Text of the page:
With the London Short Film Festival’s tenth anniversary just three weeks away, i-D continues to showcase the nine filmmakers who have won Best Short Film by catching up with Ruth Paxton.
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PARIS/SEXY is the bold and haunting film from newcomer Ruth Paxton. It was the 8th film to win Best Short Film at the London Short Film Festival. As a couple from the city stumble across a dilapidated house and its inhabitants in rural Scotland, desire, control, power, play and violence brim to the surface, threatening to consume them all. It is an ambitious short film, that shows enormous potential. We were very excited to chat with her about her inspirations and to learn how the LSFF saved the day.
Where did you find the inspiration for this film? Was it a spur of the moment ideas or had you been thinking on it for a while? There was a year when I spent a lot of time in Paris hanging out with a wonderful couple whose marriage was approaching its end. With ‘PARIS/SEXY’ I wanted to write about youth, sex and danger; and build a narrative around a single person entering a couples’ cosmos. Francoise and Seamus have married young and promptly; both infatuated and reckless. I liked the idea of meeting them as that once-blazing heat is cooling, both sensing it but neither able to face it.
It’s quite harrowing in places. Could you explain your fascination with a darker edge? I do tend towards drama on an operatic scale! It’s passionate relationships, power structures and ultimate sacrifices that get me going. I like to think I write about strong subject matter, but always with heart. I’m inspired by the grand stuff of Greek classics, of Gods and heroes: stories that are bloody, messy and theatrical – even if they’re rooted in a wee Scottish fishing village. I’m interested in looking at taboo subjects, under-explored and misunderstood people – especially those with mental health issues.
What was the turning point for you as a filmmaker when you though, ‘OK, I can make this happen?’ I kind of seek, discover and re-seek that feeling all the time! I’ve always been self-motivated and had a sturdy support network, but despite hard work and talent, one does face regular rejection in this industry and I think that it’s crucial to be able to allow yourself to feel shite about it when it happens, but also be able to reignite your passion and excite yourself about projects. I believe (and sincerely hope) that the key to success is to do with commitment. Having said this, a clear example of validation came when Philip and Chloe at the London Short Film Festival kindly invited me to showcase work at LSFF 2011, and nominated ‘PARIS/SEXY’ for the festival award. It gave me a strong dose of faith, which initiated a string of significant events including signing with my agent.
Do you see making short films as a necessary stepping stone to making features? I can’t see how you’d secure backing for a feature without demonstrating how you’d handle story in short form first. I guess some directors cut their teeth on ads and promos, but that’s not the optimum way to learn about character and plot. Making shorts is your opportunity to experiment, learn and fail. I also believe short films are art forms in their own right and that there’s a great amount of unrecognised skill and craft involved in making a successful short. I believe it’s even harder to get a short right because people consume and forgive feature films more readily. Shorts have to work much harder to impress. ‘PARIS/SEXY’ has many weaknesses, primarily because it was quite ambitious for 24 minutes, but ironically I think that this is also it’s strength, for not playing it too safely – I guess it showed potential.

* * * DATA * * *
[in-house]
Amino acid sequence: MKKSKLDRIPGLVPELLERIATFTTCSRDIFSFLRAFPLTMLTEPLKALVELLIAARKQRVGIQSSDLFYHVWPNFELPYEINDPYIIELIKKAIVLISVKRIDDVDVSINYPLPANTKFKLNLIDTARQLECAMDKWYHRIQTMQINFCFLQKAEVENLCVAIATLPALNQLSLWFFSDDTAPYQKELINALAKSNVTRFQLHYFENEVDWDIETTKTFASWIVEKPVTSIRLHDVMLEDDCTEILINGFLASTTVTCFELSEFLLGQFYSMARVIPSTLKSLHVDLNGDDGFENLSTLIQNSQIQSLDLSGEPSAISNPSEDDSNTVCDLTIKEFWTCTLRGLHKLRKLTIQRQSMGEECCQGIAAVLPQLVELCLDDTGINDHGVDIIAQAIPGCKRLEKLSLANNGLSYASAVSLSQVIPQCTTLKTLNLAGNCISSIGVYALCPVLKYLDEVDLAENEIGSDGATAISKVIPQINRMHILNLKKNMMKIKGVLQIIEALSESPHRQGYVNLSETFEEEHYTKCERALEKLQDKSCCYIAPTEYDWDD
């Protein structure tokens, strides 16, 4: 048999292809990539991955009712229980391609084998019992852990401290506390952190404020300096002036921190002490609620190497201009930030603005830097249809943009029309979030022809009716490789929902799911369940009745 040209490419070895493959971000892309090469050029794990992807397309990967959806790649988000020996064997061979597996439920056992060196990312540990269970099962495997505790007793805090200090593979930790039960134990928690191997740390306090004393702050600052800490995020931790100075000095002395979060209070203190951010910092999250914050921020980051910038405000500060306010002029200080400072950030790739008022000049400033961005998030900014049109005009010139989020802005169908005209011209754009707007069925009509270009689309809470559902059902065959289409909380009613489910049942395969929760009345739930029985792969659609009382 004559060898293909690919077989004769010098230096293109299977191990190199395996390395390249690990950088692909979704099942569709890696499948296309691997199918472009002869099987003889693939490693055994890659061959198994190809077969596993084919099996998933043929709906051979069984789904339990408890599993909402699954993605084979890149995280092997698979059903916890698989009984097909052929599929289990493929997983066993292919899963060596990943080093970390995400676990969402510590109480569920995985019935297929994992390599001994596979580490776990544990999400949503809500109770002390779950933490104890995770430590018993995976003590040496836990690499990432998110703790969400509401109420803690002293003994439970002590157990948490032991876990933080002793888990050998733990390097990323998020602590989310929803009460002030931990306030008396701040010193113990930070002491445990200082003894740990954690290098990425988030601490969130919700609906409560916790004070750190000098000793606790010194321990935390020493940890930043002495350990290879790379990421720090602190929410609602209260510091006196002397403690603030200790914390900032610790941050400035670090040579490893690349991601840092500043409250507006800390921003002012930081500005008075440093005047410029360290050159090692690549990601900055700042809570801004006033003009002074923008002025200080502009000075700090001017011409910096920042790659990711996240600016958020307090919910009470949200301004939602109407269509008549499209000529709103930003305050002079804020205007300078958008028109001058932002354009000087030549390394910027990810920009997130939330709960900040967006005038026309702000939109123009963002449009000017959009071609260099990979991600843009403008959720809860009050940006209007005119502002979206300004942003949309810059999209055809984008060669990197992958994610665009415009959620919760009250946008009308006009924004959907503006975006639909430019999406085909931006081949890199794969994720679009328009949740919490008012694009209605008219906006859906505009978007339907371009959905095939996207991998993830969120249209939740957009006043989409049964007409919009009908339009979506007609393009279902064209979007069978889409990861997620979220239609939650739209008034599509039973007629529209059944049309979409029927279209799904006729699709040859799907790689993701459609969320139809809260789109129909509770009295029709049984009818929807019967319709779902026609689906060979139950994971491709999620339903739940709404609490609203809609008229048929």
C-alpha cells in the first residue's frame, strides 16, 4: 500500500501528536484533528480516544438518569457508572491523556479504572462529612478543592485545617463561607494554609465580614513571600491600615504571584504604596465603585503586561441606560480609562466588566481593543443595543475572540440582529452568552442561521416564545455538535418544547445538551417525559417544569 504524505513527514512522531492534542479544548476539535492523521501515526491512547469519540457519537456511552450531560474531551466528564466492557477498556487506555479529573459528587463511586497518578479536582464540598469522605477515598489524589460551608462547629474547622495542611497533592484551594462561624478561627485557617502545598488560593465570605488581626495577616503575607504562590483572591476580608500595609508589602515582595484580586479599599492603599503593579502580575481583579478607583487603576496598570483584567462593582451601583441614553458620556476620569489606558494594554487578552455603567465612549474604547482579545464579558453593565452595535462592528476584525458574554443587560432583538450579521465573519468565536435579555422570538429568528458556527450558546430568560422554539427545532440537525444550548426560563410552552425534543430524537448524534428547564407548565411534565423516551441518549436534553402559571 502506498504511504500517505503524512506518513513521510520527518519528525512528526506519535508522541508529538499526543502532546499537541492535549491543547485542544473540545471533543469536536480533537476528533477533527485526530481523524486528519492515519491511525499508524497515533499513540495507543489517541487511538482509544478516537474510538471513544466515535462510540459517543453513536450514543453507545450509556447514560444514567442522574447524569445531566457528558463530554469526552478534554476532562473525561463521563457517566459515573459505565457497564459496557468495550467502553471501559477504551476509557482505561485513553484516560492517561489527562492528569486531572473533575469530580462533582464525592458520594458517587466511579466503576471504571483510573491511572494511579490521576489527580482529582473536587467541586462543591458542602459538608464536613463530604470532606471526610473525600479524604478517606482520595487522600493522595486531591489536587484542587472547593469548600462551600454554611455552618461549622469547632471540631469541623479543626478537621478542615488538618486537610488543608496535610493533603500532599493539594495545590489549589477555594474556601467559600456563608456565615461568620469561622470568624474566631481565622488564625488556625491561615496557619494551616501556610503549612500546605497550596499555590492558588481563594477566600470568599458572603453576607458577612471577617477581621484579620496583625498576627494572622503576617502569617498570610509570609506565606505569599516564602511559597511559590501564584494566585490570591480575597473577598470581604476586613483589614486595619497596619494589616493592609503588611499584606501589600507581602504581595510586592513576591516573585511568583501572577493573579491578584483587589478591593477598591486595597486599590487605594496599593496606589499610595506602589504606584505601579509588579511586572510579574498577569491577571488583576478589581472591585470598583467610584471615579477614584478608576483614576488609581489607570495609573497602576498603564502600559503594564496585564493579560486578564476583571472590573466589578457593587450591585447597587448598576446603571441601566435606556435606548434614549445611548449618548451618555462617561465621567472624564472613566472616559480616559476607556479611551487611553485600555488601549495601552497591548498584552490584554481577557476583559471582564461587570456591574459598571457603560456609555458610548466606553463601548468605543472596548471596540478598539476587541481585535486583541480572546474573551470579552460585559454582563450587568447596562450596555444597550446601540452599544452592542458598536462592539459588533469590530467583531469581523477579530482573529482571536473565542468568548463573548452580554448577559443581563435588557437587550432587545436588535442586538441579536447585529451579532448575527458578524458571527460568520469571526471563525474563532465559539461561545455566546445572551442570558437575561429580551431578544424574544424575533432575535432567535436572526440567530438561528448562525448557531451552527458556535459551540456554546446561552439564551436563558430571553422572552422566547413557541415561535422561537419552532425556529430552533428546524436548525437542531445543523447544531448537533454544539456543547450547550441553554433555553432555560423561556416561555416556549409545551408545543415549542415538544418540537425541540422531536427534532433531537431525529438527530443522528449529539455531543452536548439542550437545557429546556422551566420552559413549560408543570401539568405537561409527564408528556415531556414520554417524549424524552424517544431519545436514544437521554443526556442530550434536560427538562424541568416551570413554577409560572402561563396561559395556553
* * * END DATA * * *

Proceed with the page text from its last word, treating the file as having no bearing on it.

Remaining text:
Who are the film directors, which have most influenced your work? As a young viewer, it was American director Tim Burton’s early output, which had the biggest influence on me. Repeatedly experiencing the extraordinary ‘Beetlejuice’ (1988), ‘Batman’ (1989) and ‘Edward Scissorhands’ (1990) was my first recognition of a director’s presence in a movie, how a director’s vision worked and how distinct Burton’s voice was in terms of the whole experience; design, story, score and tone. I must say though that Burton sort of went off the boil for me since ‘Mars Attacks’ (1996). Soaking in Darren Aronofsky’s, ‘Requiem For A Dream’ (2000) was seminal. Around then I also began long-term filmic love affairs with Lars Von Treir, Jane Campion and Michael Winterbottom. Recent influences include, French director Jacques Audiard for ’Un Prophete’ (2009), Greek auteur Giorgios Lanthimos’ ‘Dogtooth’ (2009) and Australian Justin Kurzel’s striking ‘Snowton’ (2011).
What are you working on at the moment? I’ve just finished an early draft on the first feature I’ve written, called ‘Liam Fights The Darkness’, which is a contemporary healing story about a young Traveller who believes he’s cursed. Right now, I’m in development on a short horror, called ‘Brian Malcolm Slaugher.’ I’m working on the germ of a dystopian fantasy feature set in the Scottish Highlands. I also write with both my Dad and my brother Louis, so we have a few different projects brewing too.
I’m really excited about a fresh collaboration with my cinematographer David Liddell (‘PARIS/SEXY’) and Scottish folk trio LAU, where I’m writing and directing an experimental piece about the demise of Marilyn Monroe’s relationship with Arthur Miller, to be screened and accompanied by Lau live during their festival, ‘Welcome to Lau Land’ at the King’s Place in London this October.
Text: Joe Cohen
Images: Top by Magali Magistry. Bottom four are all stills by Ruth Gibson.